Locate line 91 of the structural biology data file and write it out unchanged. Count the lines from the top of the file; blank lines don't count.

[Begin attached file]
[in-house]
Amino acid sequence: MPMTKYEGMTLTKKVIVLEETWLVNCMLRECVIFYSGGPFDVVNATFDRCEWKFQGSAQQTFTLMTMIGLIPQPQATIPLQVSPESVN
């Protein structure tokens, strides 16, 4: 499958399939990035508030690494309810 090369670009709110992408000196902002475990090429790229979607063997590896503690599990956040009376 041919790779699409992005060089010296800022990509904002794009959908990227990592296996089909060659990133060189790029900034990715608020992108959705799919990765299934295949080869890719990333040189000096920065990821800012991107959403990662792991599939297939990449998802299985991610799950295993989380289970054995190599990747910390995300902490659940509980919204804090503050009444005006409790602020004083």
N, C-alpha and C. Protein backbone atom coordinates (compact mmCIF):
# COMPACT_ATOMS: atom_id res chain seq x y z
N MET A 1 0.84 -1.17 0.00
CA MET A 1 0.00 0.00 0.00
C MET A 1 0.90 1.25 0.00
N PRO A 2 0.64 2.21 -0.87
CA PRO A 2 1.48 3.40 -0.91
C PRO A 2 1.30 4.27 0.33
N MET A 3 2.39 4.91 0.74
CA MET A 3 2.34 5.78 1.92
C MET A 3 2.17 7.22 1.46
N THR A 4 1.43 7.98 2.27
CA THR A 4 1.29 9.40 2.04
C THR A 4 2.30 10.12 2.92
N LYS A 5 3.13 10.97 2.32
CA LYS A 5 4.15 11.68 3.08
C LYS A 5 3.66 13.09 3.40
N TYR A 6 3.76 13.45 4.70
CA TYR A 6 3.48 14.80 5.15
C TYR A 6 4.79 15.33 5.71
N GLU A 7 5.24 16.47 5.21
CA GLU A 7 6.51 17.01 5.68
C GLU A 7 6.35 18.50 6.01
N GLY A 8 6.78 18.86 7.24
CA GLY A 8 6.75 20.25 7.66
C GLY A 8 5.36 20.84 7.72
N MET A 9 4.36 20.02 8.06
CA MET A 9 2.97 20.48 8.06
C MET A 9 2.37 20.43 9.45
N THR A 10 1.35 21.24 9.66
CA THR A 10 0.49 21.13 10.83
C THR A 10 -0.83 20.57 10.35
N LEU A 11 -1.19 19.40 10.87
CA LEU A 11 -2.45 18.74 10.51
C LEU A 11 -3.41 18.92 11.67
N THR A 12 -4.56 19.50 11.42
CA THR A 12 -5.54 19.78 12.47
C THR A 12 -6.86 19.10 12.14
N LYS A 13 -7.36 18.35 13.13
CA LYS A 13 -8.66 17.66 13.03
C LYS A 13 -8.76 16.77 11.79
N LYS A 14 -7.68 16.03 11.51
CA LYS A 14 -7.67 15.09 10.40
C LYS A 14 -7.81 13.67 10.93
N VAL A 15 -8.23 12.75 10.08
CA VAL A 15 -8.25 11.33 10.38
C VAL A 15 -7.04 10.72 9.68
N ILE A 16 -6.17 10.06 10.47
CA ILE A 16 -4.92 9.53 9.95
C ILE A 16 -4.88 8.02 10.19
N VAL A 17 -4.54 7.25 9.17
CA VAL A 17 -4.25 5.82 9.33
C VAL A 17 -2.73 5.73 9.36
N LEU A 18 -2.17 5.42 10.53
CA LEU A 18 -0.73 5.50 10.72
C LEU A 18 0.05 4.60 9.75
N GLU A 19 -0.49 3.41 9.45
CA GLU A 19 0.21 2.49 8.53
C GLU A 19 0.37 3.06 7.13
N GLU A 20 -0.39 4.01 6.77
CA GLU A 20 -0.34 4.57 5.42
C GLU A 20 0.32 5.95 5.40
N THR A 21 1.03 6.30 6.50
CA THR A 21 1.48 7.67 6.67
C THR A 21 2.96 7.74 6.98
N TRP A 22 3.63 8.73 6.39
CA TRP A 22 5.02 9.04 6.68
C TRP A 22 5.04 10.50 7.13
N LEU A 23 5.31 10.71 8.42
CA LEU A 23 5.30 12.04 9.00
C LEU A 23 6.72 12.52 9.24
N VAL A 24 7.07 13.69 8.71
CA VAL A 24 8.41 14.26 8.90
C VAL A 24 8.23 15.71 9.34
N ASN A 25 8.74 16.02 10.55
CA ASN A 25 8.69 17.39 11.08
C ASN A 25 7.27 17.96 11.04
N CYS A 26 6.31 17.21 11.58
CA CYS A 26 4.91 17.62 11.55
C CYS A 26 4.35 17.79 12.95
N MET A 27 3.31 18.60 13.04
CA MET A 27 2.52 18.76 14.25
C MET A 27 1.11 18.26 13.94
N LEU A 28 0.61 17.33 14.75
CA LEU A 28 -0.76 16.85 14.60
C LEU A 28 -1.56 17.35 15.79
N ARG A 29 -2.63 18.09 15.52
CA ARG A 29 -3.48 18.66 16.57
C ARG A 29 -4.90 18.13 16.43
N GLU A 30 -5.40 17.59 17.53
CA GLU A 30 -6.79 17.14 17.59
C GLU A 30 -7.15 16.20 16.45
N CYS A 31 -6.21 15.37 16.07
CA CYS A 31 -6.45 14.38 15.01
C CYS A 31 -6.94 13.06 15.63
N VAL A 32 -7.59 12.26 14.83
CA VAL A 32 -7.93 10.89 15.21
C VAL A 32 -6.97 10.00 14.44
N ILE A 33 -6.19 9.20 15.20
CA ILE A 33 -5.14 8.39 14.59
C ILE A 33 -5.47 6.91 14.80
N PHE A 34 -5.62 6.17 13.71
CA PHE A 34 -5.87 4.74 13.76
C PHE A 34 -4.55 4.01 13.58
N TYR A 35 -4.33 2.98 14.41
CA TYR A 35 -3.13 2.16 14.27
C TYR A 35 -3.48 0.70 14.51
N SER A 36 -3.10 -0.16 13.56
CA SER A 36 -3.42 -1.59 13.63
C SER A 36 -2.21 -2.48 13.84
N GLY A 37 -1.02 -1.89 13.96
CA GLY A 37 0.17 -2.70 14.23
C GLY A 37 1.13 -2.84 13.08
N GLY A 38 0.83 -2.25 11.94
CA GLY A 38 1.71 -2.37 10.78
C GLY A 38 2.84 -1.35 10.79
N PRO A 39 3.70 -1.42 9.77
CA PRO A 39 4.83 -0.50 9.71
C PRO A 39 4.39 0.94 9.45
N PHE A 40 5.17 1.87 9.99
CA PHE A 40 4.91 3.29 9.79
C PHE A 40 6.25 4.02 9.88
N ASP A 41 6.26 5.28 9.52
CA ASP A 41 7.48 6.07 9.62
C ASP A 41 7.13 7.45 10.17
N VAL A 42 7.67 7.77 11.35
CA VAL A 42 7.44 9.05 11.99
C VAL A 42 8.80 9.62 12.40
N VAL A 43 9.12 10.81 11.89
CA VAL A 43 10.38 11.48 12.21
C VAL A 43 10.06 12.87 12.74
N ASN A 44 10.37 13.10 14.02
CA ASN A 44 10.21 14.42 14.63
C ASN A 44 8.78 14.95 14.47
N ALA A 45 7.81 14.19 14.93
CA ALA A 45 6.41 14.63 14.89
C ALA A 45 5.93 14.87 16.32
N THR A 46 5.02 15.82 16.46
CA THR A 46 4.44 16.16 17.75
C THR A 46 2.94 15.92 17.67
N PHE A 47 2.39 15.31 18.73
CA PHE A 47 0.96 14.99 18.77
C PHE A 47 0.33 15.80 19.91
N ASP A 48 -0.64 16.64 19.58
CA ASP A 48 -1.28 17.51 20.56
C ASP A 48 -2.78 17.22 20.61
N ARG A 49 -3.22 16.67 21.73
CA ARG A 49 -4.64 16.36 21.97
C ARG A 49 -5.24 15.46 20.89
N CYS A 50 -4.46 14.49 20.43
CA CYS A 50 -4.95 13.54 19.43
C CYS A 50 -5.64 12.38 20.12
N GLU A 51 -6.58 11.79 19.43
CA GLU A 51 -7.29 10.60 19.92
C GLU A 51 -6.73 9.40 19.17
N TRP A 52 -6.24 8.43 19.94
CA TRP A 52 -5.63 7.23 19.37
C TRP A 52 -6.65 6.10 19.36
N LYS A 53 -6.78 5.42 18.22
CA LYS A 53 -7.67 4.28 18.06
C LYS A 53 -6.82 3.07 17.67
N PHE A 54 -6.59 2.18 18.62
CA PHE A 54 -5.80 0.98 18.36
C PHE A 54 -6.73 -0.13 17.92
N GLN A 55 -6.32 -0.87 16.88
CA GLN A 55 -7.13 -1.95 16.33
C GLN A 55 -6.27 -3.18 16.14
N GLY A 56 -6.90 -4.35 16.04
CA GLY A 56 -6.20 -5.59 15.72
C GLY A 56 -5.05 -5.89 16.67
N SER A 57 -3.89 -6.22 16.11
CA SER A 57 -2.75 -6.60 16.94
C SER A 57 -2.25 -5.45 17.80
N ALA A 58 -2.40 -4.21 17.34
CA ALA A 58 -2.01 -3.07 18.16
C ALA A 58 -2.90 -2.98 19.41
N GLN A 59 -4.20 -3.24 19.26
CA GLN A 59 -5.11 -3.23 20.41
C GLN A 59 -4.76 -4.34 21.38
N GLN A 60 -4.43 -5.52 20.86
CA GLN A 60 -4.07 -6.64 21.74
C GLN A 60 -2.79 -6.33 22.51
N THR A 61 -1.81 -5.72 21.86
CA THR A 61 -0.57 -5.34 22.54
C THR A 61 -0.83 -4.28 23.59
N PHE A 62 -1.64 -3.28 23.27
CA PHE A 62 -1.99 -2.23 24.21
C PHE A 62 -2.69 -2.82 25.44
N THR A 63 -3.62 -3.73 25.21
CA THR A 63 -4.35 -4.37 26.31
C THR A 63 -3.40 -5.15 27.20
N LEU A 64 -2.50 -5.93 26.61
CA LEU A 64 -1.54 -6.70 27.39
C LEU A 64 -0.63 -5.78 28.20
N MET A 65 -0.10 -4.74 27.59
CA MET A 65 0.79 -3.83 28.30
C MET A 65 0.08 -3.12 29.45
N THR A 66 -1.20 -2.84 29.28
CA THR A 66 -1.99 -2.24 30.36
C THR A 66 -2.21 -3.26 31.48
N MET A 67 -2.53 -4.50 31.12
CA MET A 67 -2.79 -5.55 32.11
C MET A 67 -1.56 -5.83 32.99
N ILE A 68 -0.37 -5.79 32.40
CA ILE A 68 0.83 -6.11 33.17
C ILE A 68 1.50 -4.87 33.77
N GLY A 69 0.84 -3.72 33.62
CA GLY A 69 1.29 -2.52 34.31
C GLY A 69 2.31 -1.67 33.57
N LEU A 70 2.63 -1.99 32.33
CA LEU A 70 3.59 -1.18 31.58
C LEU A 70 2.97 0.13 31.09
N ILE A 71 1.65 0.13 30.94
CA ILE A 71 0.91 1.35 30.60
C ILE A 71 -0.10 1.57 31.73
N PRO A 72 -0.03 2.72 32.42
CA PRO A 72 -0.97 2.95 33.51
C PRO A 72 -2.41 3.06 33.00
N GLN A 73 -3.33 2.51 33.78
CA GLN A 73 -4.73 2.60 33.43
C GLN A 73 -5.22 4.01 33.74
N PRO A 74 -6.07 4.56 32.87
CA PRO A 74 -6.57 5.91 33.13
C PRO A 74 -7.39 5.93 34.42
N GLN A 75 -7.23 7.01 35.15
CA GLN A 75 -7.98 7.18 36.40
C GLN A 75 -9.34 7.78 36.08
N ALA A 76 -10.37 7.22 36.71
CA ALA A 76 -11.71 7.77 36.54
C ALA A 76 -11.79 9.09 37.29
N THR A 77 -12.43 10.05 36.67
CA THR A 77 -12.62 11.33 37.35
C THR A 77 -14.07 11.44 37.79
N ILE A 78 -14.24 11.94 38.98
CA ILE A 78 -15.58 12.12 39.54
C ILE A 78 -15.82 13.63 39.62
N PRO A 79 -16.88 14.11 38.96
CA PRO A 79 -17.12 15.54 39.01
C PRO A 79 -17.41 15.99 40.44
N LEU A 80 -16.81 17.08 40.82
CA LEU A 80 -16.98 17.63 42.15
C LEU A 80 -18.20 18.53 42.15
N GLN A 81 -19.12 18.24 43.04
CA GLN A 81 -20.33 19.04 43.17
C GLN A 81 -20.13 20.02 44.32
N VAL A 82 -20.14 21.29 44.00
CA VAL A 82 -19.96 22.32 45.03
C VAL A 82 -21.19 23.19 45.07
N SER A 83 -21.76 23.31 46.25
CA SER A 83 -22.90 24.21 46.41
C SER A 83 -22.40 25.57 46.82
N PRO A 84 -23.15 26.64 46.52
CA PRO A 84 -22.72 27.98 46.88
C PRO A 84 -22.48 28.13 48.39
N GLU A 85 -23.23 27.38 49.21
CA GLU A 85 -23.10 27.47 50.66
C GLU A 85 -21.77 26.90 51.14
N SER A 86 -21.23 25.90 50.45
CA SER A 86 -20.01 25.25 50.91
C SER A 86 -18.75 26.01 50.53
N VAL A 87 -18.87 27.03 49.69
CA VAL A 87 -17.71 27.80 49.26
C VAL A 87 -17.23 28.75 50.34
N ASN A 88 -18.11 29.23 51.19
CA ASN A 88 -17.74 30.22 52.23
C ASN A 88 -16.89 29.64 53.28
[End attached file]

CA ARG A 29 -3.48 18.66 16.57